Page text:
Another difficult aspect of living a gracious life is that it doesn’t mean you get to do whatever you want because, “God is gracious, and he’ll forgive me.  His grace covers it all anyway!”  One of the writers of the New Testament, Paul, referred to this thought process in Romans 6.  There he asked, “Shall we go on sinning so that grace will abound?”  Have you ever thought something like that?  That you can do something sinful “just this once” because God will forgive you anyway?  If we’re honest, I suspect most of us have thought that about God’s grace.  Guess how Paul answers his question.  “Should we go on sinning so that grace will abound?  By no means!”  Accepting God’s gift of grace means that we surrender to our way of doing things, and we give our lives to do things God’s way.

In another writing, Paul says to Titus who was a pastor friend of his, “For the grace of God that brings salvation has appeared to all men. It teaches us to say “No” to ungodliness and worldly passions, and to live self-controlled, upright and godly lives in this present age, while we wait for the blessed hope—the glorious appearing of our great God and Savior, Jesus Christ, who gave himself for us to redeem us from all wickedness and to purify for himself a people that are his very own, eager to do what is good.”

What this means is that we respond to God’s gift of grace by living lives of grace.  A graceful life is one that pursues self-control, purity, and treating others with grace.  That’s where this grace thing gets messy.  Imagine what it is like for God to be gracious to us when we are regularly thinking, doing, and saying things that are not self-controlled and pure. Imagine how he feels. He was so gracious to us, to the point of sending his son to give his life for us.  And how do we respond to that grace?  We choose to ignore it by sinning.

And just as we can messy to God, others can be messy to us.

So what will it look like to be gracious to people in your life? Sola Gratia means that we are children of grace, and we should be known not only for receiving God’s grace, but also for showering that grace on those around us.

I want you to think.  Who do you have a hard time being gracious to?  Remember that grace is undeserved favor.  Who rubs you the wrong way?  Who do you need to be actively gracious to?  Have you allowed yourself to develop a less than gracious attitude to people in your church family?  What about in your own family?  Is there anyone for whom grace is very messy for you?

What will you do to show more grace?  What will you do to demonstrate that you are a child of grace?

  1. Evaluate yourself. Have people ever told you that you are less than gracious?  That you are intimidating or difficult or argumentative?  Have someone who is able to speak the truth in love to you evaluate you.  Don’t trust yourself to give yourself an accurate accounting.  Some of us are too hard on ourselves.  Some of us are too easy.  Get a true perception of whether or not you are living as a child of grace.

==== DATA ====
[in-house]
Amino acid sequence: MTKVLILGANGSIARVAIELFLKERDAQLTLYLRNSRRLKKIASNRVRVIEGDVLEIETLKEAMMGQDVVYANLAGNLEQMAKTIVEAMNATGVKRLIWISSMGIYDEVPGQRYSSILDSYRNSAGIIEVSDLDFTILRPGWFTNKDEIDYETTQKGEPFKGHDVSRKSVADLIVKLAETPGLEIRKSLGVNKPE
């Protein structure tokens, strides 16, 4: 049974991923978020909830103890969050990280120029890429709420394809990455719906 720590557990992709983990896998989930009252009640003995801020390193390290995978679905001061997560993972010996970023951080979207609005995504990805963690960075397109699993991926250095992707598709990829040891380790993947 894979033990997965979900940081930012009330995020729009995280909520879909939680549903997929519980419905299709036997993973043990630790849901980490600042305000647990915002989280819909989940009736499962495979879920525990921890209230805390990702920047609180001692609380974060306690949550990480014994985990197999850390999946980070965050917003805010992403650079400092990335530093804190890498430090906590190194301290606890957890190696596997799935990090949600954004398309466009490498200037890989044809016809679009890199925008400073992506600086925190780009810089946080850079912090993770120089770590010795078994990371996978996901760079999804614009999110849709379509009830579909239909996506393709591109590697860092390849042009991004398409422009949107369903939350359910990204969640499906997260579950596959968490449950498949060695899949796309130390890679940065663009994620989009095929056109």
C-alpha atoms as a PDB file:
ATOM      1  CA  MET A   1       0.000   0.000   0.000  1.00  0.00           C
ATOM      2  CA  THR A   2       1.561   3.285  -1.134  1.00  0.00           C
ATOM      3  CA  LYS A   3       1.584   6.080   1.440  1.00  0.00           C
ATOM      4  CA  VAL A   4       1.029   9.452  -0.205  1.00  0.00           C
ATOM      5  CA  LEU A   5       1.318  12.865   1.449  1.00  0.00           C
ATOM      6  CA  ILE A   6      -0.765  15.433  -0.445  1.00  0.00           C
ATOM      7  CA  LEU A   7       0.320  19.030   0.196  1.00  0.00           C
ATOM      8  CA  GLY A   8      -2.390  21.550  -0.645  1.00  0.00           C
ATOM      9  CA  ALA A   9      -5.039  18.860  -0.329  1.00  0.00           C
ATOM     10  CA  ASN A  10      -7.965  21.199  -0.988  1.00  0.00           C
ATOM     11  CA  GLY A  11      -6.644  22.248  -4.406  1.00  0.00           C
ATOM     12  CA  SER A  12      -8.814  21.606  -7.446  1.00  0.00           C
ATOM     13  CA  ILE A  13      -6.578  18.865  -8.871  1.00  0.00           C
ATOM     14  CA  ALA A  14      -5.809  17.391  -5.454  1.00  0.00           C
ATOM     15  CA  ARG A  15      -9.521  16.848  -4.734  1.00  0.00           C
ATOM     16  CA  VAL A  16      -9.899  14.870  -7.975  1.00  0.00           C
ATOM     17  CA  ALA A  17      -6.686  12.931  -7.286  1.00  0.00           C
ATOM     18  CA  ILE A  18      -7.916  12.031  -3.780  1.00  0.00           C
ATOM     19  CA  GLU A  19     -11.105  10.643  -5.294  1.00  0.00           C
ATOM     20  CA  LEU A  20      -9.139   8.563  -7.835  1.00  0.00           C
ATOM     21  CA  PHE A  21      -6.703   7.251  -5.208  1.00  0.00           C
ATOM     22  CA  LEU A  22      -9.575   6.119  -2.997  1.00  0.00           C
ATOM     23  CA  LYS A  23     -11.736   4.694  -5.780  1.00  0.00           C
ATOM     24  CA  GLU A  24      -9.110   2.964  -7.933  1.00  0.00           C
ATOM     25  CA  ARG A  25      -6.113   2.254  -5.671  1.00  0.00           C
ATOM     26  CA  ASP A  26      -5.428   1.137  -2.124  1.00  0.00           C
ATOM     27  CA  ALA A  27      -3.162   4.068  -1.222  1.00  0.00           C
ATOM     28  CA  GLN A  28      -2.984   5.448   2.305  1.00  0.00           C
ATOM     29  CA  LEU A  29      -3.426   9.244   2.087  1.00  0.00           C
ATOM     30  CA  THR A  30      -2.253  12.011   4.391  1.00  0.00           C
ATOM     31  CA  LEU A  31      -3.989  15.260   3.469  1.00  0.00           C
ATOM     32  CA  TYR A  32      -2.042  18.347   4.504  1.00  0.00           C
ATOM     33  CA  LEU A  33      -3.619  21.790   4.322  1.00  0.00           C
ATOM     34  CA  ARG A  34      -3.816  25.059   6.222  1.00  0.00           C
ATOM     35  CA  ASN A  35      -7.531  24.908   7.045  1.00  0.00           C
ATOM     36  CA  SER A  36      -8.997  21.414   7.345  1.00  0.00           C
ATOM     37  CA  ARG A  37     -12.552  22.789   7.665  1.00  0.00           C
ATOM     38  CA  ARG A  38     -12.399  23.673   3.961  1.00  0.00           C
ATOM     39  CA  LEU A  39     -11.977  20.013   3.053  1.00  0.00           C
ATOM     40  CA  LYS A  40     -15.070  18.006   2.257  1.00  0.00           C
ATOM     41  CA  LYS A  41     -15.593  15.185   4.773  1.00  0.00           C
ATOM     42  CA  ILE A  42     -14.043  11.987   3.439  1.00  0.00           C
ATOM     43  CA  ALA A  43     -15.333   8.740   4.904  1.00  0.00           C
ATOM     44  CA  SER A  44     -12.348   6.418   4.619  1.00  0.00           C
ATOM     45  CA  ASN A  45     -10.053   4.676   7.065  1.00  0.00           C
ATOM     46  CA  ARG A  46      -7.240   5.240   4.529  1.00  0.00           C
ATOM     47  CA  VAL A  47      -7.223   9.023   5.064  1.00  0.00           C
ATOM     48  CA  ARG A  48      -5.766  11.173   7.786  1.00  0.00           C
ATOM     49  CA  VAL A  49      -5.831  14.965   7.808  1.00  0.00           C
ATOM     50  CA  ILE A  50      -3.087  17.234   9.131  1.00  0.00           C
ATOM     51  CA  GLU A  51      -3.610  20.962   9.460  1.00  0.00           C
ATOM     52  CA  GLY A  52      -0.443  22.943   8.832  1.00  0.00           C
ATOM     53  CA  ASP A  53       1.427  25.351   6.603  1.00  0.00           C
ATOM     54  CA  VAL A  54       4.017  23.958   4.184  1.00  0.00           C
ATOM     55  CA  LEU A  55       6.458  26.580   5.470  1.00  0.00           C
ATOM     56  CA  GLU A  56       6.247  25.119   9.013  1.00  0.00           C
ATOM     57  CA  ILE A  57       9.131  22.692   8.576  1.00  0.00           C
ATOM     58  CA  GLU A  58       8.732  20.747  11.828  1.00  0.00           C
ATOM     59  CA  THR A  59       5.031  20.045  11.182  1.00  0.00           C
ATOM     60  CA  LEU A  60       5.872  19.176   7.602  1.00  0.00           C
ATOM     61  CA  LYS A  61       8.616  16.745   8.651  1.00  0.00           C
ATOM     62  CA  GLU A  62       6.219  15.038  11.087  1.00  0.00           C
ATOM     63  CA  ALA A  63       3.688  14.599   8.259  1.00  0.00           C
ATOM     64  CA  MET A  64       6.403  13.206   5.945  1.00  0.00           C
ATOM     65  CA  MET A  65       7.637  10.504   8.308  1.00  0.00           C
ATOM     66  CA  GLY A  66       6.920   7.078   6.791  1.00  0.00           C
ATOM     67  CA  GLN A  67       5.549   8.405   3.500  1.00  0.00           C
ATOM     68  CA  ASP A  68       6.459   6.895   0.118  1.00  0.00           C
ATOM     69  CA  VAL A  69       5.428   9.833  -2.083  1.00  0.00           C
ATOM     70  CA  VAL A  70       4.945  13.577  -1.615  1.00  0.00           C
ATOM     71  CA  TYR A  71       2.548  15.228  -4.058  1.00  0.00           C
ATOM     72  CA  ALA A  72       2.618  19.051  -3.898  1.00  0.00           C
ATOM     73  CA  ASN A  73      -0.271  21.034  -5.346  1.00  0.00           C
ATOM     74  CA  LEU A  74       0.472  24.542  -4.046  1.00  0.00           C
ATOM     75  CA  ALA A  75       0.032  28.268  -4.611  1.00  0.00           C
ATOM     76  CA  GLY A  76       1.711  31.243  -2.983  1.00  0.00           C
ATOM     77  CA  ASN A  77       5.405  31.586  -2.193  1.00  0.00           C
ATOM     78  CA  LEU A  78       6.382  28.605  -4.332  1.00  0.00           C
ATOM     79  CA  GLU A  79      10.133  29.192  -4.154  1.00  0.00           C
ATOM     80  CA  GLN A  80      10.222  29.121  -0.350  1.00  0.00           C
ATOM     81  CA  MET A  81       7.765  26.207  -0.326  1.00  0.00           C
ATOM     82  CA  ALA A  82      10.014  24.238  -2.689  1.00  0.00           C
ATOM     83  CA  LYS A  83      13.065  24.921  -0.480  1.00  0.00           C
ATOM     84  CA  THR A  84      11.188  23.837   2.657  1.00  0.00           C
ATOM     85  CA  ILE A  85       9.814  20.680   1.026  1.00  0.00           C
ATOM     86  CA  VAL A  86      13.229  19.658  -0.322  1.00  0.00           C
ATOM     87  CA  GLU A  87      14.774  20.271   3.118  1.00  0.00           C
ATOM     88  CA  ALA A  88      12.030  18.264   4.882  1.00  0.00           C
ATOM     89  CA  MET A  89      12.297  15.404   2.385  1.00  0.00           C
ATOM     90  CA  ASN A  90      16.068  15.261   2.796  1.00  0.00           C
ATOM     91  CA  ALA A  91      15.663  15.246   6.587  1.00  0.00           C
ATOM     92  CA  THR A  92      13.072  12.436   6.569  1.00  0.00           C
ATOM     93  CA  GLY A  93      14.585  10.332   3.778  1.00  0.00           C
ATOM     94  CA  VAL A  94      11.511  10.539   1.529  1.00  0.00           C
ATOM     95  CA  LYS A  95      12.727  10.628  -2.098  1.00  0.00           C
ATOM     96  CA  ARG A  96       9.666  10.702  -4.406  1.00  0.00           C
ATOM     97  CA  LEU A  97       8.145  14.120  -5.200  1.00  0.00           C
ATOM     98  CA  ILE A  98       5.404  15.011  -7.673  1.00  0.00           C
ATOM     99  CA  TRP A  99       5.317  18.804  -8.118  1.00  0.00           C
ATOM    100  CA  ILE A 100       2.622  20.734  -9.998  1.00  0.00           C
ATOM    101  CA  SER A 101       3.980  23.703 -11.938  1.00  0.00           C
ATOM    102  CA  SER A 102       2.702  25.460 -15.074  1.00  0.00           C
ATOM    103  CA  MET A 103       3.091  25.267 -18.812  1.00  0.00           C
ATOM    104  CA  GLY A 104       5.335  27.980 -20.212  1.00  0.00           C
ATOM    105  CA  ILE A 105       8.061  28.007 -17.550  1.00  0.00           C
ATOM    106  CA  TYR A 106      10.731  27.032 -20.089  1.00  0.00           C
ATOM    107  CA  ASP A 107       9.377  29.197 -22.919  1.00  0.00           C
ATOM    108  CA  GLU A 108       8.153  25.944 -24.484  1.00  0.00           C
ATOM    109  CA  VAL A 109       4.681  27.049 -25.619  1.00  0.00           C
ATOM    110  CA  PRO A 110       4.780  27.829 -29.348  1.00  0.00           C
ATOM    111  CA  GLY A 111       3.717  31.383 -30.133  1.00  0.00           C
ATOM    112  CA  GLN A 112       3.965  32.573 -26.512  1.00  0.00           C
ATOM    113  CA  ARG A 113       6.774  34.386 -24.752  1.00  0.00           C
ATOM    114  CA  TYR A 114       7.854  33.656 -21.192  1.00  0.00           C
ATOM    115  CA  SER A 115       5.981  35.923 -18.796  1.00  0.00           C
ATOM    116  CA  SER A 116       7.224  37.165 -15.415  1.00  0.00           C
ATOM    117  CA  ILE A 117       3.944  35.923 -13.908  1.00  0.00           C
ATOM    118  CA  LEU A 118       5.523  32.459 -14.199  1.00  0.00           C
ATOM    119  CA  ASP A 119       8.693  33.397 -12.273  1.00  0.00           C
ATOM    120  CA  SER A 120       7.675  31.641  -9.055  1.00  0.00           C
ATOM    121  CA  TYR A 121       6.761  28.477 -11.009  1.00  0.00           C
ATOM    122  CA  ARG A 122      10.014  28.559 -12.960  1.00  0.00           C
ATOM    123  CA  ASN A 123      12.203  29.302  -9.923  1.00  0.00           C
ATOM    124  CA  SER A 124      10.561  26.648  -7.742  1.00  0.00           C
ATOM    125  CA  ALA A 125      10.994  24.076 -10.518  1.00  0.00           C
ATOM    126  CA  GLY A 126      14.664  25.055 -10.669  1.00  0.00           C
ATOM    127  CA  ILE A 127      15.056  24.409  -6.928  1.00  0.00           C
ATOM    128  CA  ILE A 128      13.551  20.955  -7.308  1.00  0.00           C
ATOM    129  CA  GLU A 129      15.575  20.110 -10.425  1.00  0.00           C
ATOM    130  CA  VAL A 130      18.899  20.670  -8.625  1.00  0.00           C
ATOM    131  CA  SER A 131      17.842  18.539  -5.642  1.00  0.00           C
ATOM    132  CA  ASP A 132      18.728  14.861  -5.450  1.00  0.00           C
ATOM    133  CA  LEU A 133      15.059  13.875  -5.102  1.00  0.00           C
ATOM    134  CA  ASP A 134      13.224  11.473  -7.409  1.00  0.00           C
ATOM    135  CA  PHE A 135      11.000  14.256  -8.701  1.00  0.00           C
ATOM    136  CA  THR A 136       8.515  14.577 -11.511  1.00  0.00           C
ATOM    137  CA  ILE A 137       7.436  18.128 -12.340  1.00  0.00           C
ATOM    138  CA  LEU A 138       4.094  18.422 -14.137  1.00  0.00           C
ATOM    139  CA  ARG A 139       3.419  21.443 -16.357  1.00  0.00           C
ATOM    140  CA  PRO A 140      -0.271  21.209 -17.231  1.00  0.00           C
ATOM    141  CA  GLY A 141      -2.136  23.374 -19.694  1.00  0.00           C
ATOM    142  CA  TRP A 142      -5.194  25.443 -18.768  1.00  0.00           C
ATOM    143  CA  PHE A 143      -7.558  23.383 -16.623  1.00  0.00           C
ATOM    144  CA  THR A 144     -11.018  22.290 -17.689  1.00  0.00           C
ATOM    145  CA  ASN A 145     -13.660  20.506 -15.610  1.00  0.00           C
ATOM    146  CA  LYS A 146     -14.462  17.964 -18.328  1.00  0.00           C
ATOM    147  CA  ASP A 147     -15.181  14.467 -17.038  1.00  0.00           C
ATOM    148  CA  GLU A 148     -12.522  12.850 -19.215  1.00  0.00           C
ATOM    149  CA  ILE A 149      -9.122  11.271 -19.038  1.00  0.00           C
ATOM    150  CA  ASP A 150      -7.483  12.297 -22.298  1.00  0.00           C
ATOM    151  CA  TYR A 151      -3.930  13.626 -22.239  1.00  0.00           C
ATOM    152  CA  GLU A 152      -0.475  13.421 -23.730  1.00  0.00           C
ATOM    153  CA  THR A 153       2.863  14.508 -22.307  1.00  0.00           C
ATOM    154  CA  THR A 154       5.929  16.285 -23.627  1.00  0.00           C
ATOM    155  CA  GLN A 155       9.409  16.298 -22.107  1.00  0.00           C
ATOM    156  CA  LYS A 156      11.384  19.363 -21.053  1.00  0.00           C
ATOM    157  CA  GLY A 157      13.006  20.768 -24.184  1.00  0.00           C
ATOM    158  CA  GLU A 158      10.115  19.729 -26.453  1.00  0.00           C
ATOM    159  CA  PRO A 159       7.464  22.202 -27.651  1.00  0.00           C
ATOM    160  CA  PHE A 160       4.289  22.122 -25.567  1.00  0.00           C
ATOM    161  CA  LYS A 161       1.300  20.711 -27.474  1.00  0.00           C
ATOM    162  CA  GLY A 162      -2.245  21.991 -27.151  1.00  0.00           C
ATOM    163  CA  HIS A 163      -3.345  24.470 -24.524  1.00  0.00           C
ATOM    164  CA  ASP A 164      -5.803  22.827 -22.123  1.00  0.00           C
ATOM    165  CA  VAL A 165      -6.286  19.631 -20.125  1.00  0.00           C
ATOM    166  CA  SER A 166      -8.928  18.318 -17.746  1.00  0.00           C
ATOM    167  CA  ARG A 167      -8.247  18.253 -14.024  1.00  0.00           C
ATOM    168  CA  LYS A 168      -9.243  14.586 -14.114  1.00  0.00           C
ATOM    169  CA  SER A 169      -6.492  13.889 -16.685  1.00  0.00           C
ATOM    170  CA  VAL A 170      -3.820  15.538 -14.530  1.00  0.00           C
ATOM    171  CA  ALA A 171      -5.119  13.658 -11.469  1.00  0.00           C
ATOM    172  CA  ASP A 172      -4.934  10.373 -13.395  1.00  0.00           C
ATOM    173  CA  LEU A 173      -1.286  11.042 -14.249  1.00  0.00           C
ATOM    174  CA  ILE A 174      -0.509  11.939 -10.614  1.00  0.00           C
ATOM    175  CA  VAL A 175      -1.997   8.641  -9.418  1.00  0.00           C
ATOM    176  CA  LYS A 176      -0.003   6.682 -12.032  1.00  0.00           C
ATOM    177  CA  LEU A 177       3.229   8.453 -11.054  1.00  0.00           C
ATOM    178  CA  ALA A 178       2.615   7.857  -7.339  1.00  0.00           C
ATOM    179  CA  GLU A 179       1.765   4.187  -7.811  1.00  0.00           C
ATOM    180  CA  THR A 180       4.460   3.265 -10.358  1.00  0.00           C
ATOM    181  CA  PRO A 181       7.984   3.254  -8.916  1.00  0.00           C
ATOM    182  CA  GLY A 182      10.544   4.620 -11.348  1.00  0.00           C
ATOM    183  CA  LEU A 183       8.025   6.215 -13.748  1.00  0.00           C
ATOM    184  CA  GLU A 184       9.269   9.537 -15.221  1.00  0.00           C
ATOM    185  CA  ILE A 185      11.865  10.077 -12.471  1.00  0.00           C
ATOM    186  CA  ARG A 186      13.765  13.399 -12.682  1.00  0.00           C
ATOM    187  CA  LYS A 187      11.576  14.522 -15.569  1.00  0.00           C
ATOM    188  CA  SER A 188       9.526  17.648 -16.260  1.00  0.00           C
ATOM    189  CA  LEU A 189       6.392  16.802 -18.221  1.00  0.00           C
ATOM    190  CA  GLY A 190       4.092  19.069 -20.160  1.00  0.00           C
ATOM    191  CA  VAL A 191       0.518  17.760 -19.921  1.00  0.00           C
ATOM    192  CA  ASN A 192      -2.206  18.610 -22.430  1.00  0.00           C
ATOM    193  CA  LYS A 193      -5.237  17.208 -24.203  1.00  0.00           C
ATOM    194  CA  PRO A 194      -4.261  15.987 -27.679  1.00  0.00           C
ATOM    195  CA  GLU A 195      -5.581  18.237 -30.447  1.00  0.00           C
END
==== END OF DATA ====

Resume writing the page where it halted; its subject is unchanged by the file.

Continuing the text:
2. Learn to live graciously. Study Jesus’ life in the Gospels (the four accounts of Jesus’ life, recorded in the Bible), Matthew, Mark, Luke and John.  And as you are reading, ask God to help you to learn to be gracious from Jesus.  Write down the ways you see Jesus being gracious.  Then seek out someone in your life who is known for being gracious, and ask them to teach you.  Get the book Messy Grace.  It is excellent.
  3. Practice. Are their people in your life who you have been less than gracious to?  Do you need to go to them and ask forgiveness?  And to show that you are seeking a new gracious pattern with them, what is a gracious act you can to do to start treating them differently?  Maybe a small gift, maybe a nice card, maybe a compliment?

God wants to adopt you

5 Oct

Image result for courtroom and adoptionI have been inside a courtroom for actual proceedings five times in my life.  The first time was my fault, and it was scary. The second time was a school field trip, and it was a relief…it wasn’t about me this time!  Those last three times? Well, they have been astoundingly beautiful.

In each of those last three times I sat in the courtroom, I heard the judge declare that a child was now part of a new family.  I cried tears of joy as my brother, sister and close friends each welcomed those children into their lives, adopting them.

Perhaps surprisingly, the beautiful New Testament teaching about grace that I have been talking about this week is summed up in this picture of adoption.  God, we are told, in his grace, adopts us as his sons and daughters, through the work that Jesus did in his life, death and resurrection.

A scholar I found describes it like this, “Grace is not God’s way of helping us to become obedient children; it is rather God adopting us; unworthy though we are.”

We who did not have a family, because of our sinfulness, can become part of God’s family, because of what Jesus did for us.  Think about that. We are all orphans because of our sin.  Separated from family.  Across that chasm of separation God says, “I want you in my family, but there is something keeping us apart, your sin. But I have good news for you! I love you so much, I’m going to fix that.”  And he did fix that, through Jesus’ life, death and resurrection. Now all who place their faith on Christ can receive the gift of God’s grace.  When you receive that gift, God adopts you into his family.